You may have noticed that I haven’t been blogging daily, it’s kind of been every other day for the past week or so. There’s a reason for that: I am a slightly psychopathic, introverted, excessively busy, and mildly absent-minded writer. Essentially what that means is I generally space it until about 10 o’clock. At 10 o’clock I frantically think of some idea that I could post about; once 12 rolls around I consider it then too late to post anything and for the rest of the day become so busy that I forget to write something, at least thoughts toward a blog post for the next day.

This wasn’t a problem for me at all until I took a break from blogging normally, it was still daily, but it wasn’t really writing; rather, it wasn’t literature. However, my genius is in the bogs; my creative flow is momentarily at a standstill and I’m attempting to revive some of that.
I’m in the works of an exciting new fantasy novel. This will be a full length project, a literal “book”, and will give you a taste of the fantasy world in which my writing exists.

I use fantasy in the most literal way possible, and just to describe a little bit of what fantasy is, how I use it, and the genius of the style will be the purpose of this post.

Welcome to fantasy 101

I’ve often said, and this has become a catchline for me, but the definition of fantasy is characters who don’t exist, in stories that don’t exist, in worlds that can’t exist. what I mean by that is every element of fantasy is by definition impossible. That doesn’t mean you have to write fantasy in the style of Narnia or LOTR, people often take for granted that the most common, and the most popular fantasy worlds in pop media belong to superheroes.

If you take a moment to consider it, fantasy can best be defined, at least the mildest form of it by what I’m about to tell you. Take a brief thought to Superman, one of the most famed and recognizable names of any superhero, the trademark of superhero, and yet he is the only thing besides his villains that exist in his world that does not or could not exist in our world.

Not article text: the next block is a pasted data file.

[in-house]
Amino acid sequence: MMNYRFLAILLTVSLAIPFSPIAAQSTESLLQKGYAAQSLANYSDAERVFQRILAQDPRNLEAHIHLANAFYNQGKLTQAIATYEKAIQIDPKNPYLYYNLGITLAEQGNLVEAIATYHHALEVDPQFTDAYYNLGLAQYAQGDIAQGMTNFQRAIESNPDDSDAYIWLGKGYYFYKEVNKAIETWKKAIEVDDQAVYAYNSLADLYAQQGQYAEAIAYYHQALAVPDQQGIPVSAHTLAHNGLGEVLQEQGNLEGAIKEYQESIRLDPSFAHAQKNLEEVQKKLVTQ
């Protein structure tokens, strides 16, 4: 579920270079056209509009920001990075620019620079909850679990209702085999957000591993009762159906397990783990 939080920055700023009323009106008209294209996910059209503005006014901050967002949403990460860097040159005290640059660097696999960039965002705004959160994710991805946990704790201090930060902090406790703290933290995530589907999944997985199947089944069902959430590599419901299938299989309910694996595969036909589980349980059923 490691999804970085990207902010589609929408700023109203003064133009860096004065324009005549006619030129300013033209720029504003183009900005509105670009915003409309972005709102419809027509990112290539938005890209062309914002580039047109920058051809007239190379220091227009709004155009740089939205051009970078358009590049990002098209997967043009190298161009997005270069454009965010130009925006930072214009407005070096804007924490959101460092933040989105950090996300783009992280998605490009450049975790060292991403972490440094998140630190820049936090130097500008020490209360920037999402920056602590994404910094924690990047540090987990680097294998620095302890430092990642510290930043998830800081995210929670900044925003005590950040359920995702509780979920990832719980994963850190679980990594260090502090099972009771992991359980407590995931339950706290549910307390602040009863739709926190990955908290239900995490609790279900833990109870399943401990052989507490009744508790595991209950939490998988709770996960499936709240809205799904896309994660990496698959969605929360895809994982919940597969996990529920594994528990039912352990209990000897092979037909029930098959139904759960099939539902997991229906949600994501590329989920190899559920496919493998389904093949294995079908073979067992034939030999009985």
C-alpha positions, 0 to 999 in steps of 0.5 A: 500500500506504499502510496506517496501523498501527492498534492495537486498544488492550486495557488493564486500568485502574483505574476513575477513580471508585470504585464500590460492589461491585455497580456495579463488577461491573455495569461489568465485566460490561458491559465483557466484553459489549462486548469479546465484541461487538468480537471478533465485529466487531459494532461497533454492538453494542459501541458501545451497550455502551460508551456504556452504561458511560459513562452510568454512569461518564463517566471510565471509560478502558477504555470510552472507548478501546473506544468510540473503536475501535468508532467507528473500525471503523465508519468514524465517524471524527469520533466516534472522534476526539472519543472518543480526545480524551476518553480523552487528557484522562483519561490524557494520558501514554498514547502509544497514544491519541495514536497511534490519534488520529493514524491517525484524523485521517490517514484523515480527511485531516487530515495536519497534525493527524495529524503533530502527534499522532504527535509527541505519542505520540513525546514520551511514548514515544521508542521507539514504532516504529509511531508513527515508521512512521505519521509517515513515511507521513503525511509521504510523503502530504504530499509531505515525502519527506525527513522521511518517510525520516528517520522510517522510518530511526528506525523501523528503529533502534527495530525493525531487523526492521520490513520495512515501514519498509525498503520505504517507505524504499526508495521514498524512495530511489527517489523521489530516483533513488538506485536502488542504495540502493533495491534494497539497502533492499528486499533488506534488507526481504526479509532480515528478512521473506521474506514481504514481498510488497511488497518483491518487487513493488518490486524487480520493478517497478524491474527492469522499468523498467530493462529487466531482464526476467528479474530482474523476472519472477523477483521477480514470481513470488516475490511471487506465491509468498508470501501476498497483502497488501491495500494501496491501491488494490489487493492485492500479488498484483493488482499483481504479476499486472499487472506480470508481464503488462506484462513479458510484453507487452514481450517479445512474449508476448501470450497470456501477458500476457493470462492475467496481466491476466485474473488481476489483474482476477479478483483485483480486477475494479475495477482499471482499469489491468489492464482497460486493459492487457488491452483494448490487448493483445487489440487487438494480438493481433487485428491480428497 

Obviously there have been some creative license taken, the comics may have existed slightly deeper into the fantasy realms as what the concept has, and media has taken it’s toll on the original intentions of the comic writers; but Superman is the only thing in his world that is necessary to make it fantasy. If Superman was the only thing in that comic strip that did not or could not exist, that one thing makes it fantasy. That’s all it takes.

A single fantasy element changes the genre of an entire story. Simply having one object or character that could not exists makes the story impossible from then on: hence it is fantasy. This is the type of fantasy I enjoy writing. Not World of Warcraft, not Narnia, the weird creatures loose their appeal outside of allegory. My fantasy deals directly with humans and is only fantastical enough to make it fantasy.

That’s really all there is to it. I can talk the ins and outs of tools fantasy writers use, the worth or uselessness of some of the beings they have created and the mechanics of the style, but in a nutshell it just boils down to one thing that can’t exist. That’s all it takes. Are you living in a fantasy world?

As always, thanks for reading.

–the anonymous novelist

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